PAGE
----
Gatekeepers in Place to Keep Media Off Legal Teams' Backs
High-powered legal teams are gearing up for the biggest courtroom battle since that of apartheid-era Defence Minister Magnus Malan.
Retired Judge Hillary Squires has been booked for the Schabir Shaik trial because of the likelihood of it dragging on in the Durban High Court for months.
Shaik, a member of one of Durban's most prominent struggle families, is in essence charged with acting as bagman between Zuma and French company Thint (formerly Thales), paying Zuma bribes between 1995 and 2001.
The first corruption charge against Shaik relates to general acts of corruption between 1994/95 and 2001 (when Shaik's Nkobi Holdings offices were raided by the Scorpions). The state alleges Shaik paid more than R1.2-million to Zuma or his representatives for assisting or attempting to assist Shaik in his business dealings.
The second charge, fraud, relates to the writing off of around R900000 by Shaik from Nkobi's books. The final charge, also corruption, relates to an encrypted fax from Thales stating that Shaik had brokered a deal whereby Zuma would give them protection from any investigation in return for R500000 a year.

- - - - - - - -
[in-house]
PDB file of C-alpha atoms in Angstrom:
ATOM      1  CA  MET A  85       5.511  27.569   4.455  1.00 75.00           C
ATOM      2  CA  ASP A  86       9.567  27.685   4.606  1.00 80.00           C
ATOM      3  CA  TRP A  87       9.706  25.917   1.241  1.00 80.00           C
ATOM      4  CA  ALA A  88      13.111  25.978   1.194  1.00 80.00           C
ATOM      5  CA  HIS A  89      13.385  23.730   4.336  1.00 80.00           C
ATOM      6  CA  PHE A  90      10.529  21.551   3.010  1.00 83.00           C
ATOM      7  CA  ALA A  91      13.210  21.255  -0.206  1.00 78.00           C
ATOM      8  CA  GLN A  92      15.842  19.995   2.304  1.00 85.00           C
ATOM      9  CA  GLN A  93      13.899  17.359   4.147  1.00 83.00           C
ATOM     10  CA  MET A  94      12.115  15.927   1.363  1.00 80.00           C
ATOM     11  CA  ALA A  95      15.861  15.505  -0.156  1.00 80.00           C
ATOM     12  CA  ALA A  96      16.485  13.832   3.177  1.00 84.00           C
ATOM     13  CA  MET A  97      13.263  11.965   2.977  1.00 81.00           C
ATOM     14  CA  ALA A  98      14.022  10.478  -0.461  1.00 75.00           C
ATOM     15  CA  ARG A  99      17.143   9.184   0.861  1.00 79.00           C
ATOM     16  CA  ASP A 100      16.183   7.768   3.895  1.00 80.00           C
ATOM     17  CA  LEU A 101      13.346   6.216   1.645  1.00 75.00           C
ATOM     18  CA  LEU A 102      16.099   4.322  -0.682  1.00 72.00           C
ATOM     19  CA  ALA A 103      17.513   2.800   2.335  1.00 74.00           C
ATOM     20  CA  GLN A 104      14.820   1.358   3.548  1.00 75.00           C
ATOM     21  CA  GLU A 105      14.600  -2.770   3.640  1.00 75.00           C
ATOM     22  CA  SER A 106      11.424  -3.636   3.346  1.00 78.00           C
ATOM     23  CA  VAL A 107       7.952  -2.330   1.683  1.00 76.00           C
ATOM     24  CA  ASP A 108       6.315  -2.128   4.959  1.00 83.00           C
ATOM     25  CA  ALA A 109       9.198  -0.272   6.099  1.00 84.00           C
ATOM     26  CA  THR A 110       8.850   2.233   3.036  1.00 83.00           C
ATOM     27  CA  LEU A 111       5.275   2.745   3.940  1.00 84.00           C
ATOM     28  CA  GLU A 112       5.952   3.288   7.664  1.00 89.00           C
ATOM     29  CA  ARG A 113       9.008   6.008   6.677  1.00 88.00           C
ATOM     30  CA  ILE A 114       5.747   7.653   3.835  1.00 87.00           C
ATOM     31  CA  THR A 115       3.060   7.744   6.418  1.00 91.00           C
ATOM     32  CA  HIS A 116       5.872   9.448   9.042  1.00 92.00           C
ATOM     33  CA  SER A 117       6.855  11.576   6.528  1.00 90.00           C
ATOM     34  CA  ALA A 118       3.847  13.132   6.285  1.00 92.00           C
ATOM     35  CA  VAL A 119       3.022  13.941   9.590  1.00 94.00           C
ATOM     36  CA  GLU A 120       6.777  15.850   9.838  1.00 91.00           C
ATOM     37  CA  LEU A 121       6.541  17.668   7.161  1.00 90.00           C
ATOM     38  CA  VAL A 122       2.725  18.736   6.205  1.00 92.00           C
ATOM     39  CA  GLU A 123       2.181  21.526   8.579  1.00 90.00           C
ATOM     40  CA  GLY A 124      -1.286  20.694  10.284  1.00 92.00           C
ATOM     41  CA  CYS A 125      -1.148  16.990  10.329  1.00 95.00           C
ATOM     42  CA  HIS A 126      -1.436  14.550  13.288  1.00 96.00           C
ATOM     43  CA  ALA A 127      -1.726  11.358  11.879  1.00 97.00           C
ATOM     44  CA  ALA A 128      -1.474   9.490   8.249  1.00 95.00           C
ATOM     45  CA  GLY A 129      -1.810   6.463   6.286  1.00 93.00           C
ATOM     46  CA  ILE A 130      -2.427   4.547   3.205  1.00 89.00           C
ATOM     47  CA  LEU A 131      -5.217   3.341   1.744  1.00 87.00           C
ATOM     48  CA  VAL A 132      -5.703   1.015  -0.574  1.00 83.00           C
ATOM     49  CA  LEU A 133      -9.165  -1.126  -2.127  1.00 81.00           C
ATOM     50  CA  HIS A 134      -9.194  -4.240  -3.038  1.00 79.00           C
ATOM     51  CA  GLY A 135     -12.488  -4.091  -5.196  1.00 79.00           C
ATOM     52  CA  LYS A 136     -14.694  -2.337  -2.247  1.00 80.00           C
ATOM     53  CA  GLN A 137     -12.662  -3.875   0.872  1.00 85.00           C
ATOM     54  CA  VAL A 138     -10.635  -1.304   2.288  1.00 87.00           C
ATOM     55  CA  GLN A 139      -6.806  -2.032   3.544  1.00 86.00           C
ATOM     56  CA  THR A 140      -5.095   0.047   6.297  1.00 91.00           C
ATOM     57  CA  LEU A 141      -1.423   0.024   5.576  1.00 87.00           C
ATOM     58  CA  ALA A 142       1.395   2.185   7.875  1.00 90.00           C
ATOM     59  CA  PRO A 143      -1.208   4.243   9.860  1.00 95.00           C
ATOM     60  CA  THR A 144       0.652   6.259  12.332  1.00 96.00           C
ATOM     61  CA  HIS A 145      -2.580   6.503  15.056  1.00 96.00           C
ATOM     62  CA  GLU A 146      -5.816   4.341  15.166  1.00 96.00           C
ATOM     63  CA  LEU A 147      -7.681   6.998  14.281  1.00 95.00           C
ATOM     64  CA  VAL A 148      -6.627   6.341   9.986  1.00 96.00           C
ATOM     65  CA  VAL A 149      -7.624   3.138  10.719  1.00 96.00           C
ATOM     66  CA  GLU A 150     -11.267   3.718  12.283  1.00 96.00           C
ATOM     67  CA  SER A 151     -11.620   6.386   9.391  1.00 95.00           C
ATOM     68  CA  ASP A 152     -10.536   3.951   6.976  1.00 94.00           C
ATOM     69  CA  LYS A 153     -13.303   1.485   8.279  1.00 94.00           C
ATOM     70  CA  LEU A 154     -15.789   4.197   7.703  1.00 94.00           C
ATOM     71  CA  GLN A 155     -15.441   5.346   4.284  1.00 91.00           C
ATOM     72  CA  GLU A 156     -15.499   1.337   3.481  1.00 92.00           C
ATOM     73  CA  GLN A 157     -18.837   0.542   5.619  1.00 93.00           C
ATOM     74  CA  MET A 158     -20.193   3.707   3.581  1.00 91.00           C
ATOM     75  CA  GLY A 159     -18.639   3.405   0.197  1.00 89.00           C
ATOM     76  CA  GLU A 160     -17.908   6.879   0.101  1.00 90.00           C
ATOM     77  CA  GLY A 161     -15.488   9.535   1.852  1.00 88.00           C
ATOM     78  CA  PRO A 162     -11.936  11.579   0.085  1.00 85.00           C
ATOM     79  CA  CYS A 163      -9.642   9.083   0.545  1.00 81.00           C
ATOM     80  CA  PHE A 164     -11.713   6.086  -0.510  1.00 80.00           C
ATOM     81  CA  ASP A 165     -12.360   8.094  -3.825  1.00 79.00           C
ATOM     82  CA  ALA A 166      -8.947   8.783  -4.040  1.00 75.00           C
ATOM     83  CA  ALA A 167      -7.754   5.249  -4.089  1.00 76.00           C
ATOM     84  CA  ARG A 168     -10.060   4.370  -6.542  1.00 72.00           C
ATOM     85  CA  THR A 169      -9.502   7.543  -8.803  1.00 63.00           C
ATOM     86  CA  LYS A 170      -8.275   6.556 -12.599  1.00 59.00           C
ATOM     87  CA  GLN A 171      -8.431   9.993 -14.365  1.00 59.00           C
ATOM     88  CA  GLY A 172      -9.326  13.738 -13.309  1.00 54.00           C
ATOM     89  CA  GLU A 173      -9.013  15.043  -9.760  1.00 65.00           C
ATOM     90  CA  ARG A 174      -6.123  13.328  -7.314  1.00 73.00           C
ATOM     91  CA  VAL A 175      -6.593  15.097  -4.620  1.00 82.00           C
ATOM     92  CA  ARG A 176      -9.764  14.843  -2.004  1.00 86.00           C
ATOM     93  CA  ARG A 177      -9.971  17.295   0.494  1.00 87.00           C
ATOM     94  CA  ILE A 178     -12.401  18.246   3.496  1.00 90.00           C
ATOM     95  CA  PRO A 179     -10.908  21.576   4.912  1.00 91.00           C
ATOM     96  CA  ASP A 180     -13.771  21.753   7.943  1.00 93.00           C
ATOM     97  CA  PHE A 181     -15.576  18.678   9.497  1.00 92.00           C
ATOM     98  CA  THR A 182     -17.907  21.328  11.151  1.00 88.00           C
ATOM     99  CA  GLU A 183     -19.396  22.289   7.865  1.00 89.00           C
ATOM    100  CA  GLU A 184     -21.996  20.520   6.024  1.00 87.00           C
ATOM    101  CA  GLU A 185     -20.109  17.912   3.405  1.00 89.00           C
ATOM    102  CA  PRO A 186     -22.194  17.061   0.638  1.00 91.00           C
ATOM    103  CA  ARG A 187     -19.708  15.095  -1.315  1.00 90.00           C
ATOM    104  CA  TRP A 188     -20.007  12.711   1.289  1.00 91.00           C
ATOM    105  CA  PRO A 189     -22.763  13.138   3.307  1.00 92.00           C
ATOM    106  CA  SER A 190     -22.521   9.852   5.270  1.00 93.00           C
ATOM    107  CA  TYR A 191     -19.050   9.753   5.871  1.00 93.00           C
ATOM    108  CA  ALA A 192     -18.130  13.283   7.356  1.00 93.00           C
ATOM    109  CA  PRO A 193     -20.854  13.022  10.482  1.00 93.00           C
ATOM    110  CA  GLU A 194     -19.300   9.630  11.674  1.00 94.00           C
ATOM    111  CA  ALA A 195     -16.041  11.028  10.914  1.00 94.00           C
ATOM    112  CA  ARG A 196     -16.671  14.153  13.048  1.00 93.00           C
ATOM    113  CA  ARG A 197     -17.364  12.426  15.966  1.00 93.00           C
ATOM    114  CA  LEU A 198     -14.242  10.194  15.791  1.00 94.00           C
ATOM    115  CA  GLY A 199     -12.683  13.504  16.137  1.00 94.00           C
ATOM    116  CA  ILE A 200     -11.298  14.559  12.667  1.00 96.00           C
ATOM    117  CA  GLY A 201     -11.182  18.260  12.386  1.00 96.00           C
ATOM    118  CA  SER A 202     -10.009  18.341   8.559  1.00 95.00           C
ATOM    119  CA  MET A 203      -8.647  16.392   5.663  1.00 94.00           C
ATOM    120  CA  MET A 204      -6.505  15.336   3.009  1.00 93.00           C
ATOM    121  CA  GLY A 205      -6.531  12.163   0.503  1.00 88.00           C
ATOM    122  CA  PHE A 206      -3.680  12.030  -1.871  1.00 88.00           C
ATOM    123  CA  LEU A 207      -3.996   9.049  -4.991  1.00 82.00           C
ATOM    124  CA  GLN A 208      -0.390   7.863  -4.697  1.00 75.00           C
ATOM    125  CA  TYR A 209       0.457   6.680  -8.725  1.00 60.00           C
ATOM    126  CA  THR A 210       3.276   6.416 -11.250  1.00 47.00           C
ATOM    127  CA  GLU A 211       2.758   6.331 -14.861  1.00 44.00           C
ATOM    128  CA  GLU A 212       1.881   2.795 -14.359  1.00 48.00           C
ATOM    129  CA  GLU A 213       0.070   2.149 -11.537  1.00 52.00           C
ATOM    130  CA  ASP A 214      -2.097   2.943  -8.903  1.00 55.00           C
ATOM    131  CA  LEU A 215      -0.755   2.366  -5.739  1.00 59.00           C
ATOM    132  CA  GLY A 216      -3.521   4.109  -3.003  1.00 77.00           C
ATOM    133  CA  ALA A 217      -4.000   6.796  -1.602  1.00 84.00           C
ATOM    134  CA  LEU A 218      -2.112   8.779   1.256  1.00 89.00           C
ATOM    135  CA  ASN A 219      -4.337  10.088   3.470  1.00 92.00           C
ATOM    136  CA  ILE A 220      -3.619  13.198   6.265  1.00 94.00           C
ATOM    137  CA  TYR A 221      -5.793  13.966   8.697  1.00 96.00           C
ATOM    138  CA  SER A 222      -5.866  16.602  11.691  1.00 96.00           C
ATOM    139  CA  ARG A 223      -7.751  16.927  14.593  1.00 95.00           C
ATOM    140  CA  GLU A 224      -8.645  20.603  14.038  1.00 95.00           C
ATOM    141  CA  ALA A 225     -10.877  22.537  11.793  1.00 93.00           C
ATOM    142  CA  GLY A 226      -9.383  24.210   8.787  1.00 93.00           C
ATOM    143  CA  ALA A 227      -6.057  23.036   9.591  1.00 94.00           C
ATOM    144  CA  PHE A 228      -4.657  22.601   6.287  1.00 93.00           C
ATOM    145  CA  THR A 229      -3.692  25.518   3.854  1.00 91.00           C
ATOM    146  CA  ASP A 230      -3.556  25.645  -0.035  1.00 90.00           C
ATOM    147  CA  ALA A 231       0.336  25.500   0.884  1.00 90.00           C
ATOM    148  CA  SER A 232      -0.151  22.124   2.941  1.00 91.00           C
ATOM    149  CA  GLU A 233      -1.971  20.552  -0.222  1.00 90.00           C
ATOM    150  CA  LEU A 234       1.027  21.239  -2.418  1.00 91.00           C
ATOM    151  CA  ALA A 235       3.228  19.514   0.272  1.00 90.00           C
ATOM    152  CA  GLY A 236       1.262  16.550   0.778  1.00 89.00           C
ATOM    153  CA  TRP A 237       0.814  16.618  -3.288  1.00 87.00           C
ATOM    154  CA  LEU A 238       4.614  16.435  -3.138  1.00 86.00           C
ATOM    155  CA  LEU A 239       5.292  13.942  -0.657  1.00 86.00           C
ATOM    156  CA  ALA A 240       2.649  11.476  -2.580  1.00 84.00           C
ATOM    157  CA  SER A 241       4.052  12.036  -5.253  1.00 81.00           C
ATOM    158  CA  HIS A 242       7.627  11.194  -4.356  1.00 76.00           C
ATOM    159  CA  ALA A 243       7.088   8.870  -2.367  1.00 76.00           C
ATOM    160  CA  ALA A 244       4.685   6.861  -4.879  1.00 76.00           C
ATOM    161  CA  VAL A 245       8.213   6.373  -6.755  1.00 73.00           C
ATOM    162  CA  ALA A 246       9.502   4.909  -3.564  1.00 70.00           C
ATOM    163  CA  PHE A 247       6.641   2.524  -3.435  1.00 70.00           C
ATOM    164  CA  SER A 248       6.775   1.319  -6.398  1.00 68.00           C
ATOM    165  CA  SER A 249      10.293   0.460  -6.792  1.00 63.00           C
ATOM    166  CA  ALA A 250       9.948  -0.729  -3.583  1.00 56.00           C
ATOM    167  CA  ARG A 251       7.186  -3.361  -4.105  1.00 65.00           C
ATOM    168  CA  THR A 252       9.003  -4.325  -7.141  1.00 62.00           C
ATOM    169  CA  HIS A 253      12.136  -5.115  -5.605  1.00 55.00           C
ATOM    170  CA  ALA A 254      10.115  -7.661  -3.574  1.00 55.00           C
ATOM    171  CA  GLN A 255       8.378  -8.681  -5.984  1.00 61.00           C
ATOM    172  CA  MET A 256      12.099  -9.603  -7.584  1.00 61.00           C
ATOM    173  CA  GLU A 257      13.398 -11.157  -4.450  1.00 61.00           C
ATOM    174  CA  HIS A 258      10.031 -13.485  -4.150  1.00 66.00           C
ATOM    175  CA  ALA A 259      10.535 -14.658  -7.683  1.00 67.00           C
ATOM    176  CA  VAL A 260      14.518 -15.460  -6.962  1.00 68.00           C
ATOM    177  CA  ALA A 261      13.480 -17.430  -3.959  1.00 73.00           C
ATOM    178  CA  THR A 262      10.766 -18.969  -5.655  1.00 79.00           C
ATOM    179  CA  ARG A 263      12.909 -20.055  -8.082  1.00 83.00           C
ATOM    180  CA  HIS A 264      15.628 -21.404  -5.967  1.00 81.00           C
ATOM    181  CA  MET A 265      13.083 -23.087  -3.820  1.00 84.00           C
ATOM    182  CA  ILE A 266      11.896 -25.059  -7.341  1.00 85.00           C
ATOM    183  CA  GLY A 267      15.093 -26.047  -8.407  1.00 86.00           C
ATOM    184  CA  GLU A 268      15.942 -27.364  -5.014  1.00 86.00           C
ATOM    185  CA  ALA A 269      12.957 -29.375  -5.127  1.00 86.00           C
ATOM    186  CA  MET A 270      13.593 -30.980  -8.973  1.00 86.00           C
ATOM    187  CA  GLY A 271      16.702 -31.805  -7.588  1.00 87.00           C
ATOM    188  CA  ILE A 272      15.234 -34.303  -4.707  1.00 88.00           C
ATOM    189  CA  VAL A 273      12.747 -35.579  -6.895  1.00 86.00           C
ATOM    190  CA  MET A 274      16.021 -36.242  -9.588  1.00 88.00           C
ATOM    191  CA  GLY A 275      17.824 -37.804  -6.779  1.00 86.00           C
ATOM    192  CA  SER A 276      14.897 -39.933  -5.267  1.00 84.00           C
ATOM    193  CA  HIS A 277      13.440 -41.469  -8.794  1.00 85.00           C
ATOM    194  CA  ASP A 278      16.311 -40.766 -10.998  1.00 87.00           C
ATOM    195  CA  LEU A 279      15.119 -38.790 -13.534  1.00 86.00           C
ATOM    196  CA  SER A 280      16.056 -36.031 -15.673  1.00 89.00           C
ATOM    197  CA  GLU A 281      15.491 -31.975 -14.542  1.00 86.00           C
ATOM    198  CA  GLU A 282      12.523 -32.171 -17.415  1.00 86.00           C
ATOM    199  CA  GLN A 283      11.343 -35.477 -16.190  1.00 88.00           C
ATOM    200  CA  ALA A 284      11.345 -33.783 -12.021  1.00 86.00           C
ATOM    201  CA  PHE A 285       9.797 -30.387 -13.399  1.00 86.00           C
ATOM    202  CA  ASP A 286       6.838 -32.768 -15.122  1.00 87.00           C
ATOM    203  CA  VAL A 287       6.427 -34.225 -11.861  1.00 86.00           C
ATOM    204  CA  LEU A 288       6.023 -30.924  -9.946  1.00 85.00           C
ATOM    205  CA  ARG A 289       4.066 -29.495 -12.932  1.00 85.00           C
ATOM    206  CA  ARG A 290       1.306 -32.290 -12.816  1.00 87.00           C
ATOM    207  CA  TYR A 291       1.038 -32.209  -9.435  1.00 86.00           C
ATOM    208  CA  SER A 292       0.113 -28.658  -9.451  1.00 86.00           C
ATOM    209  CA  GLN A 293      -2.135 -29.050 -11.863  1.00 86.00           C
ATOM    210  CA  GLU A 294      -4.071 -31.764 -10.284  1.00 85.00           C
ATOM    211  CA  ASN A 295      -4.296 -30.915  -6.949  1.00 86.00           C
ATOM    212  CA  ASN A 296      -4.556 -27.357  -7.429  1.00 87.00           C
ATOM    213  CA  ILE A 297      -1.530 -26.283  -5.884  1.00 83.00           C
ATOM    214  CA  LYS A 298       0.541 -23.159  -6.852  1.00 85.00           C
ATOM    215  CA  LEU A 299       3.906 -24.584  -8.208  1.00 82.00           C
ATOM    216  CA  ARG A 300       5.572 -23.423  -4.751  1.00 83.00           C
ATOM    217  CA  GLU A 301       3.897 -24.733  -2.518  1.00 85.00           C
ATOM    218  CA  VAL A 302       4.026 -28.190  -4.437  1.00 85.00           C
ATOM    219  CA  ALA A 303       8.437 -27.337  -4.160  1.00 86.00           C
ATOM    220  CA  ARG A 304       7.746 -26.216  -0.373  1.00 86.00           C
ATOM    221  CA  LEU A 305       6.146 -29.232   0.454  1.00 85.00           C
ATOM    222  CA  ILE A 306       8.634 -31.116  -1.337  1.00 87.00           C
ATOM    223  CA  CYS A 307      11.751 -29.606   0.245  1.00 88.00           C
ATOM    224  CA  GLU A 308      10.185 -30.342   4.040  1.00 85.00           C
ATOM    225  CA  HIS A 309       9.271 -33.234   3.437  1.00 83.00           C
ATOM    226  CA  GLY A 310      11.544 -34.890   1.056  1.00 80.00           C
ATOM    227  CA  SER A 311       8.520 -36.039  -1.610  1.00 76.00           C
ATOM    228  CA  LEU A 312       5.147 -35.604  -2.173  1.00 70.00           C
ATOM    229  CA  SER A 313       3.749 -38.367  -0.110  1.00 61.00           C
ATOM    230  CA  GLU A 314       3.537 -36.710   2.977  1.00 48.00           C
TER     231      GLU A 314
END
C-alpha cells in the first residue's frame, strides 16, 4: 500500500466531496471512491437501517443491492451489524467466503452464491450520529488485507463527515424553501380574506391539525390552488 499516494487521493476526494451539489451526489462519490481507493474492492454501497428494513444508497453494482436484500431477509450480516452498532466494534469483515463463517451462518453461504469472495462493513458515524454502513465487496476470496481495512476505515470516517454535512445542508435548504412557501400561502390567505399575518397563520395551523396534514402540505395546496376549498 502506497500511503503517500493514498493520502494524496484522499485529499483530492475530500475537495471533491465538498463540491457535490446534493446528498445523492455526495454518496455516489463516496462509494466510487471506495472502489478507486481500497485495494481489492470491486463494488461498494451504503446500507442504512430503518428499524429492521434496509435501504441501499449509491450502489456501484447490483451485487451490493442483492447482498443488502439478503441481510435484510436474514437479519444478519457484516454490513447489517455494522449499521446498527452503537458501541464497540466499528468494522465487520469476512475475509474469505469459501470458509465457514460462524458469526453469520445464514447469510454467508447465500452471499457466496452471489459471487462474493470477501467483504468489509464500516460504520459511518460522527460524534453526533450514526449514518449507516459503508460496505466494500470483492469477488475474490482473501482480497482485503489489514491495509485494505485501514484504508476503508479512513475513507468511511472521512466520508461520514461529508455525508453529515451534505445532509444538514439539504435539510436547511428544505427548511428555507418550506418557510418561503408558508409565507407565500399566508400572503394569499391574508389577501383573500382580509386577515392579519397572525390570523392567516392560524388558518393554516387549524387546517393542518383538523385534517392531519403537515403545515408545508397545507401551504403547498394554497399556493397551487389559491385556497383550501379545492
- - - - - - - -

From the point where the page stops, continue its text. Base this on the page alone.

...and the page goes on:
As the trial date nears, both prosecutors and Shaik's defence team are being kept well out of the public eye. Sipho Ngwema, spokesman for the National Prosecuting Authority (NPA), is gatekeeper-in-chief for the prosecution, keeping the media away from prosecutors Billy Downer, Santosh Manilal and Anton Steynberg.
"Speak to Sipho. His job is to keep you guys off our backs," a member of the prosecuting team said this week.
Steynberg is a deputy director of public prosecutions who has been involved in the Shaik case for more than a year. Downer has been involved in the case "since the very beginning" in 2001, while Manilal is a Durban-based advocate who works for the Directorate of Special Operations — the Scorpions.
Shaik's brother Yunus, a former Commission for Conciliation, Mediation and Arbitration commissioner who now runs a legal practice from his Johannesburg home, is the gatekeeper for the other side.
He is tasked with keeping the media — several hundred are expected to pack into the Durban High Court's courtroom A or B for the trial — off both his brother's back and those of Advocate Francois van Zyl and instructing attorney Reeves Parsee.
Parsee, though, is no stranger to publicity, having dealt with a large number of High Court trials. He is currently representing mercenary accused Simon Witherspoon who, along with several members of a farmwatch organisation, is charged with beating a Midlands saddle thief to death.
Van Zyl is a specialist in representing multinationals and other big corporates in corruption cases. A former attorney-general of the Western Cape, he was involved in the Masterbond trial and represented one of the companies in the Lesotho Highlands corruption trial. He has also scored successes against the NPA's Asset Forfeiture Unit, the most recent of which saw the unit being ordered to return R6-million to a Cape Town couple.
With acknowledgements to Paddy Harper and the Sunday Times.